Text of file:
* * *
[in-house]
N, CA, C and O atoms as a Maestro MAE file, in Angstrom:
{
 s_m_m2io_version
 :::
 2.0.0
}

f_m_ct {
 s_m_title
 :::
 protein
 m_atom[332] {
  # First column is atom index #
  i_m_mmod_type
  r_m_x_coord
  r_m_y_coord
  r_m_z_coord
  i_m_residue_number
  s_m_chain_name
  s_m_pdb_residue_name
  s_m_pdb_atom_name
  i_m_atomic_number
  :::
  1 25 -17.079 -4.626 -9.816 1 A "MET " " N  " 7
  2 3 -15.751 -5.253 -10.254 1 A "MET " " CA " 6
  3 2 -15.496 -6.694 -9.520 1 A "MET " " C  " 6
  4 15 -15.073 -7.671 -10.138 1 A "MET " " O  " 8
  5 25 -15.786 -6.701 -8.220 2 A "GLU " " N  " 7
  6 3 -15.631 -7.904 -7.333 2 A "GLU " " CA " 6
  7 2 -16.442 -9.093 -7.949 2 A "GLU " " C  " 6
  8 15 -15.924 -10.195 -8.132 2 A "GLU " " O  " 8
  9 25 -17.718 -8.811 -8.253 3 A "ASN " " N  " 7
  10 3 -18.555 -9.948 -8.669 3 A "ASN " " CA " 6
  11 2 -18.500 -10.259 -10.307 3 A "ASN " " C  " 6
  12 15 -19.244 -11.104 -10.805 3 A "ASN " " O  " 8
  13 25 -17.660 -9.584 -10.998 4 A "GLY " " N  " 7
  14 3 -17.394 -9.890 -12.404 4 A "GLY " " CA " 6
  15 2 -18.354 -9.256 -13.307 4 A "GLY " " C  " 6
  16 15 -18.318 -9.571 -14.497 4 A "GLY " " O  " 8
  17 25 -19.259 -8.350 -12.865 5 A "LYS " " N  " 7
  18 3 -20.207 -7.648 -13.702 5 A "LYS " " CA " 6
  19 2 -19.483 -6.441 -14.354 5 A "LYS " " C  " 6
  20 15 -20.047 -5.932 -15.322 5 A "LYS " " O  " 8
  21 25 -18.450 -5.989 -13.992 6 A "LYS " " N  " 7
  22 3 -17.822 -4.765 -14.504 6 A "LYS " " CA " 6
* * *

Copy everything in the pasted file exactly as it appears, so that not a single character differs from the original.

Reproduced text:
[in-house]
N, CA, C and O atoms as a Maestro MAE file, in Angstrom:
{
 s_m_m2io_version
 :::
 2.0.0
}

f_m_ct {
 s_m_title
 :::
 protein
 m_atom[332] {
  # First column is atom index #
  i_m_mmod_type
  r_m_x_coord
  r_m_y_coord
  r_m_z_coord
  i_m_residue_number
  s_m_chain_name
  s_m_pdb_residue_name
  s_m_pdb_atom_name
  i_m_atomic_number
  :::
  1 25 -17.079 -4.626 -9.816 1 A "MET " " N  " 7
  2 3 -15.751 -5.253 -10.254 1 A "MET " " CA " 6
  3 2 -15.496 -6.694 -9.520 1 A "MET " " C  " 6
  4 15 -15.073 -7.671 -10.138 1 A "MET " " O  " 8
  5 25 -15.786 -6.701 -8.220 2 A "GLU " " N  " 7
  6 3 -15.631 -7.904 -7.333 2 A "GLU " " CA " 6
  7 2 -16.442 -9.093 -7.949 2 A "GLU " " C  " 6
  8 15 -15.924 -10.195 -8.132 2 A "GLU " " O  " 8
  9 25 -17.718 -8.811 -8.253 3 A "ASN " " N  " 7
  10 3 -18.555 -9.948 -8.669 3 A "ASN " " CA " 6
  11 2 -18.500 -10.259 -10.307 3 A "ASN " " C  " 6
  12 15 -19.244 -11.104 -10.805 3 A "ASN " " O  " 8
  13 25 -17.660 -9.584 -10.998 4 A "GLY " " N  " 7
  14 3 -17.394 -9.890 -12.404 4 A "GLY " " CA " 6
  15 2 -18.354 -9.256 -13.307 4 A "GLY " " C  " 6
  16 15 -18.318 -9.571 -14.497 4 A "GLY " " O  " 8
  17 25 -19.259 -8.350 -12.865 5 A "LYS " " N  " 7
  18 3 -20.207 -7.648 -13.702 5 A "LYS " " CA " 6
  19 2 -19.483 -6.441 -14.354 5 A "LYS " " C  " 6
  20 15 -20.047 -5.932 -15.322 5 A "LYS " " O  " 8
  21 25 -18.450 -5.989 -13.992 6 A "LYS " " N  " 7
  22 3 -17.822 -4.765 -14.504 6 A "LYS " " CA " 6